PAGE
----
Constructor-Based Dependency Injection in Spring

This tutorial will teach you how to use constructor-based dependency injection(DI) in Spring Framework when building RESTful Web Services.

Injecting an Object

Let’s assume we need to inject a Utility class into our Service class. Below is an example of a UserService class which uses a Constructor-Based dependency injection to inject a Utility class.

Notice the use of @Autowired annotation. If your class has a single constructor, then using @Autowired annotation becomes optional.

package com.appsdeveloperblog.examples.constructordi.ConstructorDI.serivce;

import com.appsdeveloperblog.examples.constructordi.ConstructorDI.UserUtils;
import com.appsdeveloperblog.examples.constructordi.ConstructorDI.model.UserDTO;
import org.springframework.beans.factory.annotation.Autowired;
import org.springframework.stereotype.Service;

@Service
public class UserServiceImpl implements UserService {

    UserUtils utils;
    
    @Autowired
    public UserServiceImpl(UserUtils utils)
    {
        this.utils = utils;
    }

    @Override
    public UserDTO getUser(String userId) {
        UserDTO user = new UserDTO();
        
        user.setId(utils.generateUserId());
                 
        user.setEmail("[email protected]");
        user.setFirstName("Sergey");
        user.setLastName("Kargopolov");

        return user;
    }
    
}

For a UserUtils class to be injected into a constructor of UserServiceImpl class, the UserUtils class needs to be either a @Service or a @Component. Below is a source code of UserUtils class which is annotated with @Component annotation.

package com.appsdeveloperblog.examples.constructordi.ConstructorDI;

import java.util.UUID;
import org.springframework.stereotype.Component;

@Component
public class UserUtils {
    
    public String generateUserId()
    {
        return UUID.randomUUID().toString();
    }
    
}

Constructor with Two Strings

Sometimes we need to inject an object with a constructor with two arguments: Strings or primitive data types. Let’s assume we need to inject an object with a constructor with two Strings.

Below is an example of EncryptionUtils class which we will inject into a UserServiceImpl class.

package com.appsdeveloperblog.examples.constructordi.ConstructorDI;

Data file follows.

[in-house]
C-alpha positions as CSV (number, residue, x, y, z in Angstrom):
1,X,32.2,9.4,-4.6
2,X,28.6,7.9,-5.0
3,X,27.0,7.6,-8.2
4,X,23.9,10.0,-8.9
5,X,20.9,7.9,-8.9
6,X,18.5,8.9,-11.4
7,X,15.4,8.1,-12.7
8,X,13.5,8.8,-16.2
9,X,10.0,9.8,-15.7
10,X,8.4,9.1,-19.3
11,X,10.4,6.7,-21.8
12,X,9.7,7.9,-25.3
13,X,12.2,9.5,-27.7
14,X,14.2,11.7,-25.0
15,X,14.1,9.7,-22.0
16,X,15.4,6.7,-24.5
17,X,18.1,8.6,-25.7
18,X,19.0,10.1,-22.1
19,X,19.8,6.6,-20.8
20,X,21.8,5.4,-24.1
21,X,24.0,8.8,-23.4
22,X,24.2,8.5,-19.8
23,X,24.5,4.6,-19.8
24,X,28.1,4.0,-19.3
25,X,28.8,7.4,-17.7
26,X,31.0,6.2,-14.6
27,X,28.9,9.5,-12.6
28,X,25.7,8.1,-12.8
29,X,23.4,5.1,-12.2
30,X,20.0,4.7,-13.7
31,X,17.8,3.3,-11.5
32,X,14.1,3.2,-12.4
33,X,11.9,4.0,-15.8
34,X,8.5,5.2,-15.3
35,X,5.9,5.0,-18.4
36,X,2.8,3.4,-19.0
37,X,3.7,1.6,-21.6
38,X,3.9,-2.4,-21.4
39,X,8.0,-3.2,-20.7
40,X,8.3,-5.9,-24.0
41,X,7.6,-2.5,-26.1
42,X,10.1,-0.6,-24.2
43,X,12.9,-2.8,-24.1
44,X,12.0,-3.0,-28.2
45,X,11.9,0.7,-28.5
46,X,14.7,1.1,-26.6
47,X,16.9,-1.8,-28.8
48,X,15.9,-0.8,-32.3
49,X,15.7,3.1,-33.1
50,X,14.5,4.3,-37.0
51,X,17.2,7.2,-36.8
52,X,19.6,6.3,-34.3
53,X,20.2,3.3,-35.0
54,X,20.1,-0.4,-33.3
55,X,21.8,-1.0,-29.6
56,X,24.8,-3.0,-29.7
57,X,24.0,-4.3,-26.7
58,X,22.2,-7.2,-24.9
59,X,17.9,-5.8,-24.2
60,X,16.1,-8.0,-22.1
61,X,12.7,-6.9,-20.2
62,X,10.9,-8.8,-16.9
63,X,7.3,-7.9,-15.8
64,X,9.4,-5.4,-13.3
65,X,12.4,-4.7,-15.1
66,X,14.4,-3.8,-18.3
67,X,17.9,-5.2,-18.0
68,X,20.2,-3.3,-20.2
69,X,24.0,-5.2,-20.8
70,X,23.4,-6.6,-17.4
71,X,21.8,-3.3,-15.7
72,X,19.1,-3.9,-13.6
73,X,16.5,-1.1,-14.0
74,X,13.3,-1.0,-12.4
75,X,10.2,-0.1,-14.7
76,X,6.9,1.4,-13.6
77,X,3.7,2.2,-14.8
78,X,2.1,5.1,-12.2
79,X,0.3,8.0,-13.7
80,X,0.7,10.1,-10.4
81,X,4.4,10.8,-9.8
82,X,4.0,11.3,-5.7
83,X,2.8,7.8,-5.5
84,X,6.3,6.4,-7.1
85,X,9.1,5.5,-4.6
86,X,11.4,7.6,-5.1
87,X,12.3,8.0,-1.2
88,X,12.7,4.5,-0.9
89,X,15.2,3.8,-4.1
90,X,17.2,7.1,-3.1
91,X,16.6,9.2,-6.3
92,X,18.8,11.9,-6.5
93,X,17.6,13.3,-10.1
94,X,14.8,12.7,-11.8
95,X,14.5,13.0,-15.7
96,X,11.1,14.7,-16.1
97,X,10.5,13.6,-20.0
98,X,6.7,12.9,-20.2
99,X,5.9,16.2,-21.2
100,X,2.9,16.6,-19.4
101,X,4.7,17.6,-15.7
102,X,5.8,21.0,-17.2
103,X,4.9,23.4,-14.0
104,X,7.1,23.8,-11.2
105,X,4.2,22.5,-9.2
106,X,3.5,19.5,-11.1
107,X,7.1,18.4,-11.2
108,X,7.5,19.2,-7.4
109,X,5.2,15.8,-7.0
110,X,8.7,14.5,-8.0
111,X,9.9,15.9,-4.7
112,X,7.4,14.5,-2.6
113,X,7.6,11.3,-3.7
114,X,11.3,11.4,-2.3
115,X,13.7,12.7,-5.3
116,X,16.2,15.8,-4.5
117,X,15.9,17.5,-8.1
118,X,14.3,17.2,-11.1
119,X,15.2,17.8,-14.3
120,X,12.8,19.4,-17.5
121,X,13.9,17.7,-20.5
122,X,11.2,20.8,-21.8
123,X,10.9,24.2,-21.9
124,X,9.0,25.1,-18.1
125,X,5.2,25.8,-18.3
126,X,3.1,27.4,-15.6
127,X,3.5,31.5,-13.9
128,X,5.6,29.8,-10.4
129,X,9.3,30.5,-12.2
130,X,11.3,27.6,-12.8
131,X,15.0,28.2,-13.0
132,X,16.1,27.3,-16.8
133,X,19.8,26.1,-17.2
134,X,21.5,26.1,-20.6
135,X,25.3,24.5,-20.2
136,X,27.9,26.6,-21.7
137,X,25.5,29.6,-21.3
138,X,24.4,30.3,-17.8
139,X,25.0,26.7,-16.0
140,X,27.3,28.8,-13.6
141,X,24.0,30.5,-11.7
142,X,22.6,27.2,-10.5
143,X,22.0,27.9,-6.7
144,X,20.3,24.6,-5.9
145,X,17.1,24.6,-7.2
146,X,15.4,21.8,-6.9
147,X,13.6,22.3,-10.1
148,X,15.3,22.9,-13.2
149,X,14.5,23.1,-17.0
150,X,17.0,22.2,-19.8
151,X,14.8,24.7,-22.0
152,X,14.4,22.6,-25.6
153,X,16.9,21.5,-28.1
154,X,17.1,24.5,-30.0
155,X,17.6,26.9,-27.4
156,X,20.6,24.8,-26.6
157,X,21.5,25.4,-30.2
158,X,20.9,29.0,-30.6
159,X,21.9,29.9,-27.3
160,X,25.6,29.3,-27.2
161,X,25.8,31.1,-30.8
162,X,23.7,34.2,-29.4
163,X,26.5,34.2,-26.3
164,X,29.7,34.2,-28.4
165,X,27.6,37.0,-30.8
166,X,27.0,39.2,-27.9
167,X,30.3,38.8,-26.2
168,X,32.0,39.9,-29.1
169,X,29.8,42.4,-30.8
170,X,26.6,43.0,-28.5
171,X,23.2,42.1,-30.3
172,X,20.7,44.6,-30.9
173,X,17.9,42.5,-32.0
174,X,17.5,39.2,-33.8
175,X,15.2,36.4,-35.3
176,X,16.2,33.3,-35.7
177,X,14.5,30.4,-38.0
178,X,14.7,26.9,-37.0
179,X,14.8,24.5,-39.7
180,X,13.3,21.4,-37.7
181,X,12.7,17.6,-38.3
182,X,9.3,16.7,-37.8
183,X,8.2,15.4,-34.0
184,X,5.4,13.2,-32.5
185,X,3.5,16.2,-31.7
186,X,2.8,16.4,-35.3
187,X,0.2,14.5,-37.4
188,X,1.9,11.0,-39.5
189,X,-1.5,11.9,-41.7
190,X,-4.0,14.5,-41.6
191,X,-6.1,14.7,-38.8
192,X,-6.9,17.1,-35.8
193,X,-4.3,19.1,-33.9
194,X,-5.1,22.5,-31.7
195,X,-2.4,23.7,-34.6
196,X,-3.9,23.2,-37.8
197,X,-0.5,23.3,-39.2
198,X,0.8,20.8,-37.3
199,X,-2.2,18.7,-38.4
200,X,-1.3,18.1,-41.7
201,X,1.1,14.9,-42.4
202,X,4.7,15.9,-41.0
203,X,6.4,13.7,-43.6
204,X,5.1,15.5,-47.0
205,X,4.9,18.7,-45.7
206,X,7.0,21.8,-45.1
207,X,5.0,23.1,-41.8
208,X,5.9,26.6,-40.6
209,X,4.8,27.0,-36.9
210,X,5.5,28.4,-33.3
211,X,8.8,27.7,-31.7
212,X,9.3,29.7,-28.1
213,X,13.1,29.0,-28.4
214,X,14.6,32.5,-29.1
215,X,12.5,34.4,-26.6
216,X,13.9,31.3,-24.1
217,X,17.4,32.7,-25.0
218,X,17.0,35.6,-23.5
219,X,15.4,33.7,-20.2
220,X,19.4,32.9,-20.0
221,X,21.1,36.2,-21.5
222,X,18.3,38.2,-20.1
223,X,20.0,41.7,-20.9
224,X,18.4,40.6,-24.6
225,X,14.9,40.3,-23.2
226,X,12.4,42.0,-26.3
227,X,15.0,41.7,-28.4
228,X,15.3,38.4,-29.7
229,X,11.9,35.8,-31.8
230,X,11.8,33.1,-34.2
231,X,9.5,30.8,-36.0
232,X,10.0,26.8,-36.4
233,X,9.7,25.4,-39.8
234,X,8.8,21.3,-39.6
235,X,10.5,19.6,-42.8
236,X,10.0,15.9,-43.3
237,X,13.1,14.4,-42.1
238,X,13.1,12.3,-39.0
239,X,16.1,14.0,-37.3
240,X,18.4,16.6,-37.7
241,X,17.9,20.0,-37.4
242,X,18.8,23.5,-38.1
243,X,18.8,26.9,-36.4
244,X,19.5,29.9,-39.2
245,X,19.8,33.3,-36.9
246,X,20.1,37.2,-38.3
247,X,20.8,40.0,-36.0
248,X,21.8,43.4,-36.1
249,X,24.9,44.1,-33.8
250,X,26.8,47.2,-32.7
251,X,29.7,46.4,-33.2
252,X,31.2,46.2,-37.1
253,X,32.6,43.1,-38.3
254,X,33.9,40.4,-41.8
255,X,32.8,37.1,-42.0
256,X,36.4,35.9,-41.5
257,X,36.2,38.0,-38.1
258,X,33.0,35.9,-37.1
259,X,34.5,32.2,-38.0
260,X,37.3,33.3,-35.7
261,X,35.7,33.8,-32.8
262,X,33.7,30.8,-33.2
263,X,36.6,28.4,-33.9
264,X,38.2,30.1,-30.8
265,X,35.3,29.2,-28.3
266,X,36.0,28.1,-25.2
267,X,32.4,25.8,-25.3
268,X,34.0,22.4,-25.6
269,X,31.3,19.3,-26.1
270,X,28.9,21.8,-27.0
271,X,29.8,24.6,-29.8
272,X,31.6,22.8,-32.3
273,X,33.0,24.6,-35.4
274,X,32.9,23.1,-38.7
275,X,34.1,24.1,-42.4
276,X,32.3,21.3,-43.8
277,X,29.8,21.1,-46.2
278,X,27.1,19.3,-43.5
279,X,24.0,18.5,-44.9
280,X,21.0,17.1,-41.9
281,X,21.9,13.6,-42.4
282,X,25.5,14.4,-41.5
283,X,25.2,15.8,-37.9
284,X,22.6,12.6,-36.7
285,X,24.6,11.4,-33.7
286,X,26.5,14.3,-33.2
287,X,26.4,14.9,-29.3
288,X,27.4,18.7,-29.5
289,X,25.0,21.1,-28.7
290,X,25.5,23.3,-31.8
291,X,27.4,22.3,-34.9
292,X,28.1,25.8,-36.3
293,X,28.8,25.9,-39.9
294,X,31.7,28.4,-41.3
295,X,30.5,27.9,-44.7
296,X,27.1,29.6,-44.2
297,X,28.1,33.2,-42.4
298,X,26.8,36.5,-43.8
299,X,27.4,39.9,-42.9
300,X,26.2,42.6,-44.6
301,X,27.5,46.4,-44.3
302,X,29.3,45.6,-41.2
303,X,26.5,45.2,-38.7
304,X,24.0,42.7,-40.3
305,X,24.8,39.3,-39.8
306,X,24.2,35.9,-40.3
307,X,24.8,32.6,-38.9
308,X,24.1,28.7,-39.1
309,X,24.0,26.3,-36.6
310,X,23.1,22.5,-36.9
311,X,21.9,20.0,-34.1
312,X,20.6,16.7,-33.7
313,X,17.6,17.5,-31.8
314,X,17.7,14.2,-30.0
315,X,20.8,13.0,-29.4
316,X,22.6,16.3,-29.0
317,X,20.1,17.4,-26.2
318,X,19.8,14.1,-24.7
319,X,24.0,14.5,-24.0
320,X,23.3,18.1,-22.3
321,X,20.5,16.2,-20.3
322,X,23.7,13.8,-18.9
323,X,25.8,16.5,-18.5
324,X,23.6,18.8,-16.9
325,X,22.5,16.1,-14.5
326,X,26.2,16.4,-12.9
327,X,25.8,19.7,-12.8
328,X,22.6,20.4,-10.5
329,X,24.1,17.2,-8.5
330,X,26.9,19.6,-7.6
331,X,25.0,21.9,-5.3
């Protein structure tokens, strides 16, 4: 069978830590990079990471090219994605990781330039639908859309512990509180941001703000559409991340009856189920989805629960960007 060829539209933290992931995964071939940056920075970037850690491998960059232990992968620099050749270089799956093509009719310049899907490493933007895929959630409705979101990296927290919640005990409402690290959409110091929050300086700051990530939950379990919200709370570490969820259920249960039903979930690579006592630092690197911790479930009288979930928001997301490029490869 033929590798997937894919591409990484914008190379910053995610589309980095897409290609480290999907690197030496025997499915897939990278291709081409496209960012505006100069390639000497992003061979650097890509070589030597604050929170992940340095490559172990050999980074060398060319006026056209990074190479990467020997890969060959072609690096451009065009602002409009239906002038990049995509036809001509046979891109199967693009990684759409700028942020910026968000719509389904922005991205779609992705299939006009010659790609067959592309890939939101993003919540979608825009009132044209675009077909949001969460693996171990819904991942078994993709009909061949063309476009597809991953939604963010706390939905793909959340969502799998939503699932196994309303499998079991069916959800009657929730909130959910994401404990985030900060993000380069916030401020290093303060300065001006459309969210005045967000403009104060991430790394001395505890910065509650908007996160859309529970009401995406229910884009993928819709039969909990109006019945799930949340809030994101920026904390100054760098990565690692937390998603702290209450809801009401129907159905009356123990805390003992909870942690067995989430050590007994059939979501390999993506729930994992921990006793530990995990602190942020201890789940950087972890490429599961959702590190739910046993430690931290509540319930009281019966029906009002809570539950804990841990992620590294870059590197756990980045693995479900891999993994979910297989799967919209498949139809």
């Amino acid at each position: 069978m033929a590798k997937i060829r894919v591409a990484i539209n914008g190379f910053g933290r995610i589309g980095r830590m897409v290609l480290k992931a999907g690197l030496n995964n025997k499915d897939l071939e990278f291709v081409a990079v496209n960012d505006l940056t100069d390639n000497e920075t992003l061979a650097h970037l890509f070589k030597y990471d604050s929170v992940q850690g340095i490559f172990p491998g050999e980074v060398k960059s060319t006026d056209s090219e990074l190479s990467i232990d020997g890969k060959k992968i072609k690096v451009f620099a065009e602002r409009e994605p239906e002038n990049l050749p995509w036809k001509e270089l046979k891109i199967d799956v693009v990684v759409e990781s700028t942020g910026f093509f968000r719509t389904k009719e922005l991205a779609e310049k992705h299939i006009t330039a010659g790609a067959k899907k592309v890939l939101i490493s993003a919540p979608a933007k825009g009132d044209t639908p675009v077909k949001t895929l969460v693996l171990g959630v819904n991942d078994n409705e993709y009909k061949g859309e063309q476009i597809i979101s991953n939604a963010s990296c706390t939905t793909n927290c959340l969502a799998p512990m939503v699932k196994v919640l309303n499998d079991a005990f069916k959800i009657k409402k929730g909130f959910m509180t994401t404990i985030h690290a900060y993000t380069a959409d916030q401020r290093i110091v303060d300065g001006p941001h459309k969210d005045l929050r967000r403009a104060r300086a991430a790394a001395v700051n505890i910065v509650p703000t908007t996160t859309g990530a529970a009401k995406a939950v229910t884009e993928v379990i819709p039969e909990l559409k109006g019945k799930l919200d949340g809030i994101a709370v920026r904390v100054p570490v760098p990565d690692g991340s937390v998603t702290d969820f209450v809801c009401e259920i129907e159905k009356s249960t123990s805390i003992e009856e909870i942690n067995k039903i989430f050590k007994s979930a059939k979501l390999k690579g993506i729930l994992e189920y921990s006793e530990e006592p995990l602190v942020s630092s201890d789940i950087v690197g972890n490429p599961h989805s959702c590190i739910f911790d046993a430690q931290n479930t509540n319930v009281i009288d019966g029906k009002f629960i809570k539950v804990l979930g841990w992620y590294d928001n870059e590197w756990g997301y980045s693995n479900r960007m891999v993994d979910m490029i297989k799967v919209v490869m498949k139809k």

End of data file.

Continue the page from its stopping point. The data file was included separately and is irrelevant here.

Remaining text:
public class EncryptionUtils {
    
    private String keyType;
    private String certificate;
    
    public EncryptionUtils(String keyType, String certificate)
    {
        this.keyType = keyType;
        this.certificate = certificate;
    }

    public String getKeyType() {
        return keyType;
    }

    public void setKeyType(String keyType) {
        this.keyType = keyType;
    }

    public String getCertificate() {
        return certificate;
    }

    public void setCertificate(String certificate) {
        this.certificate = certificate;
    }
    
}

We will use the following constructor to inject the above EncryptionUtils class into a UserUtils class.

package com.appsdeveloperblog.examples.constructordi.ConstructorDI.serivce;

import com.appsdeveloperblog.examples.constructordi.ConstructorDI.EncryptionUtils;
import com.appsdeveloperblog.examples.constructordi.ConstructorDI.UserUtils;
import com.appsdeveloperblog.examples.constructordi.ConstructorDI.model.UserDTO;
import org.springframework.beans.factory.annotation.Autowired;
import org.springframework.stereotype.Service;

@Service
public class UserServiceImpl implements UserService {

    UserUtils userUtils;
    EncryptionUtils encryptionUtils;
    
    
    @Autowired
    public UserServiceImpl(UserUtils userUtils, EncryptionUtils encryptionUtils)
    {
        this.userUtils = userUtils;
        this.encryptionUtils = encryptionUtils;
    }

}

For the EncryptionUtils class to be instantiated and properly injected, we need to instantiate it either in a configuration class or in a class marked with @SpringBootApplication.

Notice the @Bean annotation used above the method. When using @Bean above the method name, Spring Framework will add an object returned by this method into Spring Application Context. Once the object is added to Spring Application Context, it can be used for dependency injection in other classes.

package com.appsdeveloperblog.examples.constructordi.ConstructorDI;

import org.springframework.boot.SpringApplication;
import org.springframework.boot.autoconfigure.SpringBootApplication;
import org.springframework.context.annotation.Bean;

@SpringBootApplication
public class ConstructorDiApplication {

 public static void main(String[] args) {
   SpringApplication.run(ConstructorDiApplication.class, args);
 }
        
        @Bean
        public EncryptionUtils getEncryptionUtils()
        {
            return new EncryptionUtils("3DES", "X509Certificate");
        }

}

Video Tutorial

I hope this short tutorial was helpful to you.

If you want to learn more about building RESTful Web Services with Spring Framework, please check the following page on this site: Spring Boot and Spring MVC.

If you enjoy learning by watching a series of step-by-step video lessons, look at the below list of video courses that teach Spring Framework.


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